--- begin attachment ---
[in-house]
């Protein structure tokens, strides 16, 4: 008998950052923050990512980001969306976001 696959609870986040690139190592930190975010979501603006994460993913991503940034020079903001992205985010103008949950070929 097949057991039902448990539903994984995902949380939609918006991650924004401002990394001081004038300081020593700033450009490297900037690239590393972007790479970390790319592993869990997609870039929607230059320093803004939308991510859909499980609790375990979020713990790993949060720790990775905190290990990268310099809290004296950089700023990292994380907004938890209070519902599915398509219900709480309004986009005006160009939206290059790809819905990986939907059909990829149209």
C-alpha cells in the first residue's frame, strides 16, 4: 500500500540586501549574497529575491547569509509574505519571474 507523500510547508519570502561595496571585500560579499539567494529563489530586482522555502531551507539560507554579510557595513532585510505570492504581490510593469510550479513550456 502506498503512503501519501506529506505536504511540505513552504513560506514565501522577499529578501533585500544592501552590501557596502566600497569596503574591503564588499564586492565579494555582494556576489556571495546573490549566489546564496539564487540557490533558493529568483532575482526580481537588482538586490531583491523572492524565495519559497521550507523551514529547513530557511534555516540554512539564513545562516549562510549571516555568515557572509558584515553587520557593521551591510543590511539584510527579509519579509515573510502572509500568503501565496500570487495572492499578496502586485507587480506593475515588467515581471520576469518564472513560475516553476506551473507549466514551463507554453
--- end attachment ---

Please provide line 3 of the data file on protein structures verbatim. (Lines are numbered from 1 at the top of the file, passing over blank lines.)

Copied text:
C-alpha cells in the first residue's frame, strides 16, 4: 500500500540586501549574497529575491547569509509574505519571474 507523500510547508519570502561595496571585500560579499539567494529563489530586482522555502531551507539560507554579510557595513532585510505570492504581490510593469510550479513550456 502506498503512503501519501506529506505536504511540505513552504513560506514565501522577499529578501533585500544592501552590501557596502566600497569596503574591503564588499564586492565579494555582494556576489556571495546573490549566489546564496539564487540557490533558493529568483532575482526580481537588482538586490531583491523572492524565495519559497521550507523551514529547513530557511534555516540554512539564513545562516549562510549571516555568515557572509558584515553587520557593521551591510543590511539584510527579509519579509515573510502572509500568503501565496500570487495572492499578496502586485507587480506593475515588467515581471520576469518564472513560475516553476506551473507549466514551463507554453